BALTIMORE (WJZ)–The government has opened an investigation into five major airlines following allegations involving price gouging during the deadly Amtrak derailment in May.
WJZ’s Rick Ritter has more on the bombshell allegations.
It’s destruction that’s still hard to take in when Amtrak 188 derailed in Philadelphia killing eight people, including three people from Maryland.
Now, stomach turning allegations after reports of airline fares as high as $2,300 between New York and D.C. prompting an investigation by the Department of Transportation.
That $2,300 ticket is more than five times what that same flight costs today, even if booked at the last minute.
Transportation Secretary Anthony Foxx says there is sufficient information to be concerned about.
In a letter, the Department of Transportation instructed five major airlines to turn over fare records for flights between 11 airports from May 12th to May 17th. Those were the days that service was interrupted on Amtrak’s busy Northeast Corridor after train derailed.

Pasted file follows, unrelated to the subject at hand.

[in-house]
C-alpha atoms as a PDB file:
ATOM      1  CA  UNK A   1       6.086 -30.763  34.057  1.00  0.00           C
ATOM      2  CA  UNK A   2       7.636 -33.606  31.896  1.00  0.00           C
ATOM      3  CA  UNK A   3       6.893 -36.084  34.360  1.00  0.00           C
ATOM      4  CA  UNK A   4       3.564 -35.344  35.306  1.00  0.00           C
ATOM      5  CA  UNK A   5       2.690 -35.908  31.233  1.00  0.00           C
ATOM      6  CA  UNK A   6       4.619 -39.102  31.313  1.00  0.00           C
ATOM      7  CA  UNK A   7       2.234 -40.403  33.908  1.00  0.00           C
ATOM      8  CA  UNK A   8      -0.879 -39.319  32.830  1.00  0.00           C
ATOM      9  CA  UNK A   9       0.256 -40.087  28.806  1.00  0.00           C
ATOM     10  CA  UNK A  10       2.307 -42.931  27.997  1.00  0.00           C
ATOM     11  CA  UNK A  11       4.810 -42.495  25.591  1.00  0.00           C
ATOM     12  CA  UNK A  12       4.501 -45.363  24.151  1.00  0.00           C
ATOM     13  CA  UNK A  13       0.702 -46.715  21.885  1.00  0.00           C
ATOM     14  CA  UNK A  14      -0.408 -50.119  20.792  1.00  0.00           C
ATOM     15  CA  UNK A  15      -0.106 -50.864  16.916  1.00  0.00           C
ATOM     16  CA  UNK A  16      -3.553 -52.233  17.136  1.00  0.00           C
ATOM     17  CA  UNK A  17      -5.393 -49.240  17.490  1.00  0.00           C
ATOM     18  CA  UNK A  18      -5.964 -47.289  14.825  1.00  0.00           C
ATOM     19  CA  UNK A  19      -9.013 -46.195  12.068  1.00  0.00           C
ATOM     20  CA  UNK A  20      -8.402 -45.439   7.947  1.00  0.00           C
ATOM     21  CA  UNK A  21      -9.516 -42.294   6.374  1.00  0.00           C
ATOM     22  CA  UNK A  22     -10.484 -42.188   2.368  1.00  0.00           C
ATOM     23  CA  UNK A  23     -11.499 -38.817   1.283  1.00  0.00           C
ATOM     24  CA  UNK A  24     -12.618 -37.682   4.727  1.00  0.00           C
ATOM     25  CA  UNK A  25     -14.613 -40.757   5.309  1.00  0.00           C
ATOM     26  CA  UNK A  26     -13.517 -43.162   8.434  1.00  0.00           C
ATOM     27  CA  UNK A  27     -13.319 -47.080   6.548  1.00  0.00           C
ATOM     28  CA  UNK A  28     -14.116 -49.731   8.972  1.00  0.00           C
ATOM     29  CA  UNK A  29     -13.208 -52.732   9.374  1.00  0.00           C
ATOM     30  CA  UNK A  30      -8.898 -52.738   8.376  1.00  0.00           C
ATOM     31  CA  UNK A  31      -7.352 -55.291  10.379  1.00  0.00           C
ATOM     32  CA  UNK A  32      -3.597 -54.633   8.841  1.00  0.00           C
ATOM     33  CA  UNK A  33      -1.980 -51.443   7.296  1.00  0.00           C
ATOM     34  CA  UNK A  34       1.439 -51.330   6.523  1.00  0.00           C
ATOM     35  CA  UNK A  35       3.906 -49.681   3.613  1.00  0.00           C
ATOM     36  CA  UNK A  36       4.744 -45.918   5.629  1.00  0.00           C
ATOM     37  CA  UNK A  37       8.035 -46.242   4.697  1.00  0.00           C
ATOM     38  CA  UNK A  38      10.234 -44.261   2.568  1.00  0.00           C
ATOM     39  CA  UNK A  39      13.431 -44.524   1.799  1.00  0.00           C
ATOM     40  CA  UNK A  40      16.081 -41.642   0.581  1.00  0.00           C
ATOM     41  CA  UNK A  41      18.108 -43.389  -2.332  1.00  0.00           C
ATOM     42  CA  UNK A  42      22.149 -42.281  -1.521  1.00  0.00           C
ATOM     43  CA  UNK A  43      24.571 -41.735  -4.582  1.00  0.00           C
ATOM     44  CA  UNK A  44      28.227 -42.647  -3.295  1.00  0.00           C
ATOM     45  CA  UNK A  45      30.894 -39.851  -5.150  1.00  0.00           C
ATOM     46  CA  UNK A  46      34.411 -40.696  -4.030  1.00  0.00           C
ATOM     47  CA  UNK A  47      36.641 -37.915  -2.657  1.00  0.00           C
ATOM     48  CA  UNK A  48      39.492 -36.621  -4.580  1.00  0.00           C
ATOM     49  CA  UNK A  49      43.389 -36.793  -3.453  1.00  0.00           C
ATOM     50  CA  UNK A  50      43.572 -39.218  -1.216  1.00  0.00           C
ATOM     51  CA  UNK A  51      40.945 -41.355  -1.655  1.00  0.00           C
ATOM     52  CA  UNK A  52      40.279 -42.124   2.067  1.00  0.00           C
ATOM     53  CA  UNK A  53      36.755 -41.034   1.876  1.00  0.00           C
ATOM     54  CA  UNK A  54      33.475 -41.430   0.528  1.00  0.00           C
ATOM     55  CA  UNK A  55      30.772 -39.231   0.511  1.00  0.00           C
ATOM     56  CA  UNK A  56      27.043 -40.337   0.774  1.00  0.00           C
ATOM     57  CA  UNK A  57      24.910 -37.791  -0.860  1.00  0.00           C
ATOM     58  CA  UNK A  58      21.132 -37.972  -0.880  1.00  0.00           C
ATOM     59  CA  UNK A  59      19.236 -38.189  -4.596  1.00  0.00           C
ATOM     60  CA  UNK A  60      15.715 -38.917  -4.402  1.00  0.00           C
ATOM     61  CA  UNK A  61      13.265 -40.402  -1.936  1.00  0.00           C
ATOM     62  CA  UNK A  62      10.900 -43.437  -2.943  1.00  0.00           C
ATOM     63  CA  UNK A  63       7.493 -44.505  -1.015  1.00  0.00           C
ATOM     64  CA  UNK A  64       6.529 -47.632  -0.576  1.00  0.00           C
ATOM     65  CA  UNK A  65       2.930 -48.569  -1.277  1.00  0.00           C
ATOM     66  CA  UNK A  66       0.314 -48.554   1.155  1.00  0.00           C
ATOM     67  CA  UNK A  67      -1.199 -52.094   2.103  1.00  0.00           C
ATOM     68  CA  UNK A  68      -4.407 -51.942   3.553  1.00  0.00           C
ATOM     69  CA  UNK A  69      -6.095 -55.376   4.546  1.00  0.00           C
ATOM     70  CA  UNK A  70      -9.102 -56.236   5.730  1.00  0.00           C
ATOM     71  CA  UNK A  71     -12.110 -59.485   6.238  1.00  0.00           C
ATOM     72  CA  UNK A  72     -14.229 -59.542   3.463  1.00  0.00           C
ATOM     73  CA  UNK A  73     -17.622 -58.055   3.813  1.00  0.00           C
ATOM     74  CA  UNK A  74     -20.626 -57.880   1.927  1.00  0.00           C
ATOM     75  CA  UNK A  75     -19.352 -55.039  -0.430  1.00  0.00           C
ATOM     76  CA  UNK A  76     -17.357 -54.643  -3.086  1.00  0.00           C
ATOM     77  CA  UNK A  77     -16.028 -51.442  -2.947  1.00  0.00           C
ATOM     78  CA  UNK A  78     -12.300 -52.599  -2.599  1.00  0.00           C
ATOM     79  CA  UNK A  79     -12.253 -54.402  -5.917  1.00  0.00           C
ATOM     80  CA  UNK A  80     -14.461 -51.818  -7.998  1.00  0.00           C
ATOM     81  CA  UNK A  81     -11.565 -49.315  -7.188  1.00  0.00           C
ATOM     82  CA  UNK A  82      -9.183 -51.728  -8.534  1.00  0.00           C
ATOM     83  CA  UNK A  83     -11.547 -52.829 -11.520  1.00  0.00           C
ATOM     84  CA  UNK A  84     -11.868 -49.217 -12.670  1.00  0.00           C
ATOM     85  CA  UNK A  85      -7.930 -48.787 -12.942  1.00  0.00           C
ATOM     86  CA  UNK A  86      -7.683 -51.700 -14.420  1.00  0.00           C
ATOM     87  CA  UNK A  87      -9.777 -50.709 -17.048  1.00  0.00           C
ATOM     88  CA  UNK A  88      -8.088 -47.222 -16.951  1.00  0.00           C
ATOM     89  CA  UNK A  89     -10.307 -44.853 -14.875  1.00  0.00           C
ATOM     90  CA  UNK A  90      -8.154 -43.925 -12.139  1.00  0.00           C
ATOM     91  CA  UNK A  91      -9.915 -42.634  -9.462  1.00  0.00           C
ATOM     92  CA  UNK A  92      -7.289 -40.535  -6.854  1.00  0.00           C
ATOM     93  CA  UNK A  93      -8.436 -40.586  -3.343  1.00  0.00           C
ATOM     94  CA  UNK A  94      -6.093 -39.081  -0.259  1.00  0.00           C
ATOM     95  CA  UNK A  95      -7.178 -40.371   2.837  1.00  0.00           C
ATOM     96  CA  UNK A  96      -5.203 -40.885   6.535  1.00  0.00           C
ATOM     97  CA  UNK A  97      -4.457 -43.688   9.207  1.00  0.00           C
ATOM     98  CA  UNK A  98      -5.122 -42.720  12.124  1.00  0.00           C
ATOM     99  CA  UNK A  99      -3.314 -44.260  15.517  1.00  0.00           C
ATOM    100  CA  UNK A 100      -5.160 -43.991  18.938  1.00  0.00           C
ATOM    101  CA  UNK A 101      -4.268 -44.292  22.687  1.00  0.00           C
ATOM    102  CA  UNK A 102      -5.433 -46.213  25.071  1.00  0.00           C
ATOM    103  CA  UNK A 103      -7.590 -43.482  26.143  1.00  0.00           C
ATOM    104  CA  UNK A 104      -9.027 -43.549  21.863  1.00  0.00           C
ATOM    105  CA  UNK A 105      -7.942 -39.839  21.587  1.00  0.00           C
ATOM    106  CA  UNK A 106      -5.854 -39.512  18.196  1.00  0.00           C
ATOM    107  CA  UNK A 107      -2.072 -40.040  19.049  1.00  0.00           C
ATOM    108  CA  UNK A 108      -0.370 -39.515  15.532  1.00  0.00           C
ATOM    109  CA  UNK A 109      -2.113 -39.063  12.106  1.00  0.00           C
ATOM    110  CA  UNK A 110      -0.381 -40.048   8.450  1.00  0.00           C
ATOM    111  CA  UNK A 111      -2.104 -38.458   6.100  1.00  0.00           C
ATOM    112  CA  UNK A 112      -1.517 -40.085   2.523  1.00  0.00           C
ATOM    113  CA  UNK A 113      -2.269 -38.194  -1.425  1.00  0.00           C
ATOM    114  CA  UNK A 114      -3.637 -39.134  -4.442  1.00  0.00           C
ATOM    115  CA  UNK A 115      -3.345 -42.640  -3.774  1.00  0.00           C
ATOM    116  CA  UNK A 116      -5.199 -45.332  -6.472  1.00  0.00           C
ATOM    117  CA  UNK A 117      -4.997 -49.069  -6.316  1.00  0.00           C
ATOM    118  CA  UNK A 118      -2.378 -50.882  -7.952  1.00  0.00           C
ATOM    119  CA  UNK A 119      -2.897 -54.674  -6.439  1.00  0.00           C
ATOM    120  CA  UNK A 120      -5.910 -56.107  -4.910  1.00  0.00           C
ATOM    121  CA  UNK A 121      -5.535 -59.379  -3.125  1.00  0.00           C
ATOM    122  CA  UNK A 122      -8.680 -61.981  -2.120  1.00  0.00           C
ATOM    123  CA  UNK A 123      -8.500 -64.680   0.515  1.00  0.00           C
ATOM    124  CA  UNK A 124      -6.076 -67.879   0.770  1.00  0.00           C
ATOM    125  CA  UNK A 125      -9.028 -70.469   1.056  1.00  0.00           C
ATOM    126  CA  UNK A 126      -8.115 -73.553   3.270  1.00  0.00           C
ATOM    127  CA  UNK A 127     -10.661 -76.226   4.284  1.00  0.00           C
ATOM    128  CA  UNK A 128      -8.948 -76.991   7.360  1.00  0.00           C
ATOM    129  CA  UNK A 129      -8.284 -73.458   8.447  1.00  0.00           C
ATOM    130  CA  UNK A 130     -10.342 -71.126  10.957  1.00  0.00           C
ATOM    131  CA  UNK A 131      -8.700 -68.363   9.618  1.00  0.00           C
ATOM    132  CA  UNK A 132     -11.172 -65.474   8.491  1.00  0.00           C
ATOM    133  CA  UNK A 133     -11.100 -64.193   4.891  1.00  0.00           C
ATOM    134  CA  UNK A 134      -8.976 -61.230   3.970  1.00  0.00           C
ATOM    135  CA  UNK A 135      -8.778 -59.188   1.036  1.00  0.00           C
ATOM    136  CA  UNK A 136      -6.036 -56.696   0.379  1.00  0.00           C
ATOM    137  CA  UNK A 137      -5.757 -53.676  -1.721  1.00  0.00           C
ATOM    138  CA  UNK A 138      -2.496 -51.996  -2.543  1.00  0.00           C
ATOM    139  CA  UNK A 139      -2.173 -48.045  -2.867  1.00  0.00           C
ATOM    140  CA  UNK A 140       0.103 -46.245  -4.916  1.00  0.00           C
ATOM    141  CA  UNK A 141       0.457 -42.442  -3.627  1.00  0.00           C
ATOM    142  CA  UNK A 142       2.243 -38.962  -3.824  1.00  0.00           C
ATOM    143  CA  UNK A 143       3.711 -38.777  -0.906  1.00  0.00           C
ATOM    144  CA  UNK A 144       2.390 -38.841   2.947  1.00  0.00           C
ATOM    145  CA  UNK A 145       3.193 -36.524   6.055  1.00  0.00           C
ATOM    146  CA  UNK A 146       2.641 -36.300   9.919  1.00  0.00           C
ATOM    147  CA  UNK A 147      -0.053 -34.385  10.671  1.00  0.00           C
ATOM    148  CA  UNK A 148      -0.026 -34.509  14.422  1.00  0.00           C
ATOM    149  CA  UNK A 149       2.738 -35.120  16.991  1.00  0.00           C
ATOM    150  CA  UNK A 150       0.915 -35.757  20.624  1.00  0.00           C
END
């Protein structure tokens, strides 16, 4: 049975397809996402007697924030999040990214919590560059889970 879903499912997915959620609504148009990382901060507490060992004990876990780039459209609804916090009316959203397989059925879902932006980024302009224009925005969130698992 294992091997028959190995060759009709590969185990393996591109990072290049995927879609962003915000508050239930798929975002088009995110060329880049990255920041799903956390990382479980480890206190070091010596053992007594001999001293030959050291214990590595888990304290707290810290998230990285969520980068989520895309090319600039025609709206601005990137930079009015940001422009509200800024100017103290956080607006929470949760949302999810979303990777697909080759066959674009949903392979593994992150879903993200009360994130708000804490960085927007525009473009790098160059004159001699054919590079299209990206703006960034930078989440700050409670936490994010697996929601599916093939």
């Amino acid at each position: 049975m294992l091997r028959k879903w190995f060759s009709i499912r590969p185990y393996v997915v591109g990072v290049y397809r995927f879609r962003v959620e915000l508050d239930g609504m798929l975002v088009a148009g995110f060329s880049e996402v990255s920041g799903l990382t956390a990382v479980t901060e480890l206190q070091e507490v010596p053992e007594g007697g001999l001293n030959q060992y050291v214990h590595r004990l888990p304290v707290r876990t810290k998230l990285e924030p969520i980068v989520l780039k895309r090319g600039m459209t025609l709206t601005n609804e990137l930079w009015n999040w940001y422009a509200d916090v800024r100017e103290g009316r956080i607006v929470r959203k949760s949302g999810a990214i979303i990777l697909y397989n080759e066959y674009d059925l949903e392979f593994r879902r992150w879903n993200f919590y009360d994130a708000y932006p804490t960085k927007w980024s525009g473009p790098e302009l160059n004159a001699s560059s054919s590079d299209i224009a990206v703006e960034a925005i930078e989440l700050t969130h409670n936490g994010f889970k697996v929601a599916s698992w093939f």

“I’ve been tracking airfares on that route for over 20 years I’ve never seen fares that high,” said George Hobica.
George Hobica is the founder of the website Airfare Watchdog. He says his team noticed the fares spike after the crash.
“I think that the airlines are always trying to get as much as they can for a seat, and in this case I think they maybe went too far,” Hobica said.
All 5 airlines tell CBS News they will fully cooperate. American and United Airlines denied any wrongdoing.
Delta, the airline accused that $2,300 fare says it “Did not increase air fares following the crash” adding it lowered prices, honored existing Amtrak tickets and increased seat capacity.
The investigation will try and determine whether those sky high air fares were a pre-existing part of the airlines fare structure.
The Department of Justice is also conducting an investigation into this incident.